Atop his pony in the brushy wash lined with desert willow and hackberry, below the fairly flat hilltop over which this rancher's wagon now rolled, a long-haired Apache spit onto his palm. He rubbed the grime off the silver dollar sewn onto the upturned toe of one of his knee-high deerskin moccasin boots, his n'deh b'heh. The turned-up toe was a style distinctive to the Chiricahua and the metal kicker protected his elk-soled moccasin from wearing out in cactus country sooner than every few weeks. Perico rubbed his saliva onto the silver coin, brightening it.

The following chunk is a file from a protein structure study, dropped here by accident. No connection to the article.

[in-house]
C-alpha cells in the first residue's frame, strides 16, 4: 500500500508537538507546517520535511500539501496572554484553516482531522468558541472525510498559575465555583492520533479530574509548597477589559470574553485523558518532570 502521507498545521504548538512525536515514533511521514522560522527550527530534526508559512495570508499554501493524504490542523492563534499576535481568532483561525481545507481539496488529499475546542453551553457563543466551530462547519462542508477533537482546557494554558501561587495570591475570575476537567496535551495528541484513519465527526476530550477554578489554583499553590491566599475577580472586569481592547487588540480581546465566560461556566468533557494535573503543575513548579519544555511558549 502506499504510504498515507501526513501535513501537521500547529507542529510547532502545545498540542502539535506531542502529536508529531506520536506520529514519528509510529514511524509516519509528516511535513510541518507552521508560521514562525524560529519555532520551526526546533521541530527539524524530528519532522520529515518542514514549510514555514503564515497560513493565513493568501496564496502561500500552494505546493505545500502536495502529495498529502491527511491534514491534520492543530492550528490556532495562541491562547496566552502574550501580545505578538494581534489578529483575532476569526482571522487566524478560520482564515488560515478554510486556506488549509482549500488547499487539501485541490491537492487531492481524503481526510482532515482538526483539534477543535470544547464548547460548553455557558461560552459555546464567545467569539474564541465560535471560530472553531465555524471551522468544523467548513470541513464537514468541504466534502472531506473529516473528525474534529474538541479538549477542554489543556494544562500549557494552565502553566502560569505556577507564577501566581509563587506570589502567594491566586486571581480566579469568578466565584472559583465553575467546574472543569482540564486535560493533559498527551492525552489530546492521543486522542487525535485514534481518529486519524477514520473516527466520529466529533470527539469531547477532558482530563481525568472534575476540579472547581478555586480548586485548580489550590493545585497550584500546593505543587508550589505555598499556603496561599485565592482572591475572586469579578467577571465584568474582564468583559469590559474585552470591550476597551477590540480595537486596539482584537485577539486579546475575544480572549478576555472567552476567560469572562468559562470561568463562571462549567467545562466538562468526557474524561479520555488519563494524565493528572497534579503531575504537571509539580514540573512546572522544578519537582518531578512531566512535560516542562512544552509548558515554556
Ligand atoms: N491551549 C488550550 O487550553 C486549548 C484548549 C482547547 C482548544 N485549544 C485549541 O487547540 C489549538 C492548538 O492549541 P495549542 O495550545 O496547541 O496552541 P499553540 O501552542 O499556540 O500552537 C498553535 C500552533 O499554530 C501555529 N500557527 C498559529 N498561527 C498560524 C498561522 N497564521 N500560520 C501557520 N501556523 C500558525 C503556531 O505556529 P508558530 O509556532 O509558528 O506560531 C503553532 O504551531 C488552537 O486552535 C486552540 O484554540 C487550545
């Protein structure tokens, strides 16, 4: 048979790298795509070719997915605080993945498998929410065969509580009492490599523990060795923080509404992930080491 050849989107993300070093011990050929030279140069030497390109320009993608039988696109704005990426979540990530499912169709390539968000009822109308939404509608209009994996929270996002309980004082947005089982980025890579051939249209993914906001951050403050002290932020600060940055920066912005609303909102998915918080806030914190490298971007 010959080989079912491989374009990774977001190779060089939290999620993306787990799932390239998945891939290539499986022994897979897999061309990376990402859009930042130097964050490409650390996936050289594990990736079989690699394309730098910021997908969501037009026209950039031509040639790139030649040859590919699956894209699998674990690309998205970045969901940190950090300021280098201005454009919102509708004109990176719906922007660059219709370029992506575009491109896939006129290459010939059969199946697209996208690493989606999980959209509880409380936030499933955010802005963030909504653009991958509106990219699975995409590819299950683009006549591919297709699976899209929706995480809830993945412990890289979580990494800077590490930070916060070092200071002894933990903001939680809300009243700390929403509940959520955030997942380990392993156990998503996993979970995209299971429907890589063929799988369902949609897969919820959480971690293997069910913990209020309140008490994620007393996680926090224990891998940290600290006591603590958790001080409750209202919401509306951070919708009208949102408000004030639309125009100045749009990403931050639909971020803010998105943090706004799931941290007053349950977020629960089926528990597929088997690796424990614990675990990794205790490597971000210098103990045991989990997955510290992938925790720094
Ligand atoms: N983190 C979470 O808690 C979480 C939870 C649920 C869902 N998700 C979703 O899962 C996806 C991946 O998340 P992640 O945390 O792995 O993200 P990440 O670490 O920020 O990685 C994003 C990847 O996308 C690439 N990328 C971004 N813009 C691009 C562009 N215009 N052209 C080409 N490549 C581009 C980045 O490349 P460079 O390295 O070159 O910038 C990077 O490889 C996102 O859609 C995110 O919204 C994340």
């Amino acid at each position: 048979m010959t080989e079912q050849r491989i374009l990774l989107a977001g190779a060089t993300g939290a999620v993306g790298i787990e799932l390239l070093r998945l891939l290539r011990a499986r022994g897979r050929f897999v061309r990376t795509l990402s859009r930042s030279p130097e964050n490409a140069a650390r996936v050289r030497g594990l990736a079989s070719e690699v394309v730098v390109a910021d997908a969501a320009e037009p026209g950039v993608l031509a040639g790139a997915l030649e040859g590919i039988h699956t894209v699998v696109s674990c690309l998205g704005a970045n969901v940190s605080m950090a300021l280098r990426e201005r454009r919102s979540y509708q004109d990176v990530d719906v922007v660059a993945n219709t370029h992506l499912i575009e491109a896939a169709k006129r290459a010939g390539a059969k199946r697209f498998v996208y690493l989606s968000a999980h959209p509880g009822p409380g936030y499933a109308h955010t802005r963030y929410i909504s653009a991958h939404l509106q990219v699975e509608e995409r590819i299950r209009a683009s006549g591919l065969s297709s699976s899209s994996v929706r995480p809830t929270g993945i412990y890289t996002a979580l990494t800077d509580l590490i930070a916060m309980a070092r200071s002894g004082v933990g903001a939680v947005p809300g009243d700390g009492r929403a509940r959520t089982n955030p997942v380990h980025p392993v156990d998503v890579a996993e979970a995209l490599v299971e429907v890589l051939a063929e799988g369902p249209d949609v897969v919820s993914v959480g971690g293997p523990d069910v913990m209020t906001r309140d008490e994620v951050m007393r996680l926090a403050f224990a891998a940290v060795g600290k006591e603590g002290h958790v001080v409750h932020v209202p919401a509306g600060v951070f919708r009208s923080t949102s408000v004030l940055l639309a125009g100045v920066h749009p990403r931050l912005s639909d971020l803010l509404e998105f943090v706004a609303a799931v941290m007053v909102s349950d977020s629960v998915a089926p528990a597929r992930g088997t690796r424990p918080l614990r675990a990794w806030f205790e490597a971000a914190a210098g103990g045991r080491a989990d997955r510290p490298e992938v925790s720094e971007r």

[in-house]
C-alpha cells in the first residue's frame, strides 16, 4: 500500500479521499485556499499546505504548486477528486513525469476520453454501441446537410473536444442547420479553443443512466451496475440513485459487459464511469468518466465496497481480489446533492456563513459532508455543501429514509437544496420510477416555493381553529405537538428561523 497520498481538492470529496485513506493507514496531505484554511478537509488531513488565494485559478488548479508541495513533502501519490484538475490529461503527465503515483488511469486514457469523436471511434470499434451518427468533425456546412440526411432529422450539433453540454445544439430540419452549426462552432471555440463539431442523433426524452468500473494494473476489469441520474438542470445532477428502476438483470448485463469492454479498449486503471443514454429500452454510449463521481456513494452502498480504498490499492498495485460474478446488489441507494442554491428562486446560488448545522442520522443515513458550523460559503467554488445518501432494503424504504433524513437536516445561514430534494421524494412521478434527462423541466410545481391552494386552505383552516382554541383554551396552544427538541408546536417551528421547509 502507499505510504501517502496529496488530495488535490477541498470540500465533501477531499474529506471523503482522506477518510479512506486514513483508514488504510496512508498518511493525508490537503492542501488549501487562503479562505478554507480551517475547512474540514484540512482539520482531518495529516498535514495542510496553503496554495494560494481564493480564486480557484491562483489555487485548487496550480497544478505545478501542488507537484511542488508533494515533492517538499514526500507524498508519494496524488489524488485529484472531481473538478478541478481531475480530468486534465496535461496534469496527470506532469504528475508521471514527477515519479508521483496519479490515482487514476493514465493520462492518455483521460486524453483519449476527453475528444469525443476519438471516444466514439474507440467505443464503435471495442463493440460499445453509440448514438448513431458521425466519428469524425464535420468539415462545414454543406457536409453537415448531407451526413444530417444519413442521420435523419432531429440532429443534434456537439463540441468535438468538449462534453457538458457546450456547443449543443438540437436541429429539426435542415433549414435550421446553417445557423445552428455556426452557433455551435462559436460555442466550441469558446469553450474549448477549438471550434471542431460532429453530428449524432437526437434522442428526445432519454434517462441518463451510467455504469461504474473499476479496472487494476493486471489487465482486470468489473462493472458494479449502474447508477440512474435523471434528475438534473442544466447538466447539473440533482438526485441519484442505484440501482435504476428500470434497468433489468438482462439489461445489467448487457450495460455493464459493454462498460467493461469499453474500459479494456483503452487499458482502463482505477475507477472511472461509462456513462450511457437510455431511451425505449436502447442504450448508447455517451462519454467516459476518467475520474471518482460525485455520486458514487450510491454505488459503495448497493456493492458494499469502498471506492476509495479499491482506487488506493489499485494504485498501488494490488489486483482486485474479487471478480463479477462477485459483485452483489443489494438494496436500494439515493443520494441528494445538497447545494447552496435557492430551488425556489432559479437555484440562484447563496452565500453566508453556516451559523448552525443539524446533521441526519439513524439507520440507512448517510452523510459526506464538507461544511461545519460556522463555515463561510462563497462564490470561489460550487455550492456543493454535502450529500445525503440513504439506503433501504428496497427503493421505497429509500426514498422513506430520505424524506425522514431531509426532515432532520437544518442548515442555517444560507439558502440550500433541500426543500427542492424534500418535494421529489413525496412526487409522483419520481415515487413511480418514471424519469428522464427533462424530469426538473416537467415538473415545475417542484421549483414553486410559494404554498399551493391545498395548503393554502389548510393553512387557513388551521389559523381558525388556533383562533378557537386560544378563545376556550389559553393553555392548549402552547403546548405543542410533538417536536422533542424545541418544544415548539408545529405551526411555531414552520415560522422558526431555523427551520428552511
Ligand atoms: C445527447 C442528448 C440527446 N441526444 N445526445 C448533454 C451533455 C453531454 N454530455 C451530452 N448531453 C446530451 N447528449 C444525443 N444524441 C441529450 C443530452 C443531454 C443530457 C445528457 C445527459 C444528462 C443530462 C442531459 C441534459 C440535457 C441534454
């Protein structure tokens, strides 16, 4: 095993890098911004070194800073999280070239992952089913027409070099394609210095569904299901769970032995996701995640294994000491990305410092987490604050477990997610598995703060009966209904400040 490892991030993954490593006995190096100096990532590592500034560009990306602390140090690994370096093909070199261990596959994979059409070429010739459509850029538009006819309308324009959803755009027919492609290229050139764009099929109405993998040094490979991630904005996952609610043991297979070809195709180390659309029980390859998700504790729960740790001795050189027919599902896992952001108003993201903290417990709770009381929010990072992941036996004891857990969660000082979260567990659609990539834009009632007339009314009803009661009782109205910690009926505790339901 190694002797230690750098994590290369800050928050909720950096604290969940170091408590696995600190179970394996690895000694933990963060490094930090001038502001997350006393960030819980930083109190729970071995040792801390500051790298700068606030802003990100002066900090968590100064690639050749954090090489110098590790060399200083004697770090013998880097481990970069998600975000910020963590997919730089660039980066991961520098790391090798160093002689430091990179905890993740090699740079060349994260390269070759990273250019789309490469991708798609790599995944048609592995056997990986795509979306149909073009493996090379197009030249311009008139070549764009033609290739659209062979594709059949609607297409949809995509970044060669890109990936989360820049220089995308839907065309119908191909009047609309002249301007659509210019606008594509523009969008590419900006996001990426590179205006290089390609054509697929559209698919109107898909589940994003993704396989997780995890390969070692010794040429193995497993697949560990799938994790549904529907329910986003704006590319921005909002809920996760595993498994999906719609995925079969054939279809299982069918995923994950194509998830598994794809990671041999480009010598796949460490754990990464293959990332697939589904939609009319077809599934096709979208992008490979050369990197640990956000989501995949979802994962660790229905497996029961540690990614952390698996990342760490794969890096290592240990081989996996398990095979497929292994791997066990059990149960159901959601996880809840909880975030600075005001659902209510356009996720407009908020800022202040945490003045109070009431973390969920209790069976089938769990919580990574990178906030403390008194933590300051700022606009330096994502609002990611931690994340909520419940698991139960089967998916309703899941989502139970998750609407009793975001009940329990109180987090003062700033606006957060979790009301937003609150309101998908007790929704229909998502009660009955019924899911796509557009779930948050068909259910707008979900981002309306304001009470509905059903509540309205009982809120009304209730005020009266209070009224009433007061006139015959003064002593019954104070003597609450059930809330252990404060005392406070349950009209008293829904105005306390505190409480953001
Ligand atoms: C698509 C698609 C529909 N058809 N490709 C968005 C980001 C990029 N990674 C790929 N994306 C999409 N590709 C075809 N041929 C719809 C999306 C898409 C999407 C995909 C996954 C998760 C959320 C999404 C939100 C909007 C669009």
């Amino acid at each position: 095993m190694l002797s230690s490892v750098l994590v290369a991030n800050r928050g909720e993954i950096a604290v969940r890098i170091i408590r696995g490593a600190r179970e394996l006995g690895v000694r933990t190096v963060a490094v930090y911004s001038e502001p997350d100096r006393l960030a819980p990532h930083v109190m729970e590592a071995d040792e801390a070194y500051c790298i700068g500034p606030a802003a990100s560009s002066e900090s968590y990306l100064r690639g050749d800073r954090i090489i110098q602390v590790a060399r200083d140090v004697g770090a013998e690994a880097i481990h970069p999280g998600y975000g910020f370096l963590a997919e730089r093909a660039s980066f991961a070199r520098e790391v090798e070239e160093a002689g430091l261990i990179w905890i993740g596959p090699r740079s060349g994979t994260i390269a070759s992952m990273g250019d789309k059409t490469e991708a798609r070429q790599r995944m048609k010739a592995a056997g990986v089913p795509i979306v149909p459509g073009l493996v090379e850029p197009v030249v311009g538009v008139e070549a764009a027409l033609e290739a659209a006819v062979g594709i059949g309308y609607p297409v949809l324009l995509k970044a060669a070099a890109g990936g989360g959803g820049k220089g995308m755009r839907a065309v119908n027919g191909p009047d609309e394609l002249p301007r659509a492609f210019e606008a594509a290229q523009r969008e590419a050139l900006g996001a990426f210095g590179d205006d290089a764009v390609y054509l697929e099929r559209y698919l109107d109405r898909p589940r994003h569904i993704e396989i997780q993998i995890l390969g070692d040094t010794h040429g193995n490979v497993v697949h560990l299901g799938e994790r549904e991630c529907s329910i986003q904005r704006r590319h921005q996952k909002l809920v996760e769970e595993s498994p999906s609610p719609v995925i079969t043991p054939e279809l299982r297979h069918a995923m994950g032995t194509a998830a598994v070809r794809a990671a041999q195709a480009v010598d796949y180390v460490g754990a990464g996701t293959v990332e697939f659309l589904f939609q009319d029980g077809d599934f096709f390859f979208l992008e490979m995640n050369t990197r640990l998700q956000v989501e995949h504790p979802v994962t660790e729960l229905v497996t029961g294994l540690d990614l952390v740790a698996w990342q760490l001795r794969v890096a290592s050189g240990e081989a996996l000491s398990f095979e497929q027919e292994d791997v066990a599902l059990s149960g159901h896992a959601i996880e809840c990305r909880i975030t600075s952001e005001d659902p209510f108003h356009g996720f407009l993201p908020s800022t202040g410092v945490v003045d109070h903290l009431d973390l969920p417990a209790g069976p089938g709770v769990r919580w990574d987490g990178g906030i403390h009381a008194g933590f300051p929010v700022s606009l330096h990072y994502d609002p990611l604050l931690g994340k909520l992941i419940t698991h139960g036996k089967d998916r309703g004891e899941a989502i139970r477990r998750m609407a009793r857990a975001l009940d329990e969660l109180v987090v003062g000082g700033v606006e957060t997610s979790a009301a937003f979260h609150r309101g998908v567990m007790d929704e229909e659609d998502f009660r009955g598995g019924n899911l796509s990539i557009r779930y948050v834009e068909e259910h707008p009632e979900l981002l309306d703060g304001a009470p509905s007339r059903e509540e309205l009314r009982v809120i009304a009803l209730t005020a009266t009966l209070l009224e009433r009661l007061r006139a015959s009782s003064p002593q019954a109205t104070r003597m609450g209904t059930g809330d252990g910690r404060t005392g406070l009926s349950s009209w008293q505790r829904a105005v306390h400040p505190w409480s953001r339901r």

Standing nearby, Delkay and Inday-Yi-Yahn passed a willow wood canteen between them, as the former removed his buckskin shirt from under his rawhide belt which held his muslin breechcloth draped down to his knees, and yanked it over his head. Apache warriors stripped before battle, their brown skin blending better with the desert landscape than the white man's colored cloth. These warriors handed their shirts and canteens and extra items to a sixteen-year-old boy, Zhonne, who stood nearby holding the reins of his pony. Besides his smaller size, the teenager was distinguished from these fighters by his headgear, a leather novice's hat, or round skullcap, to which were attached four types of feathers -- hummingbird, oriole, quail, and eagle. His trainee's cap had no "enemies against power," for the youth was not a full-fledged raider yet and wasn't even allowed to fight, unless he had to defend himself.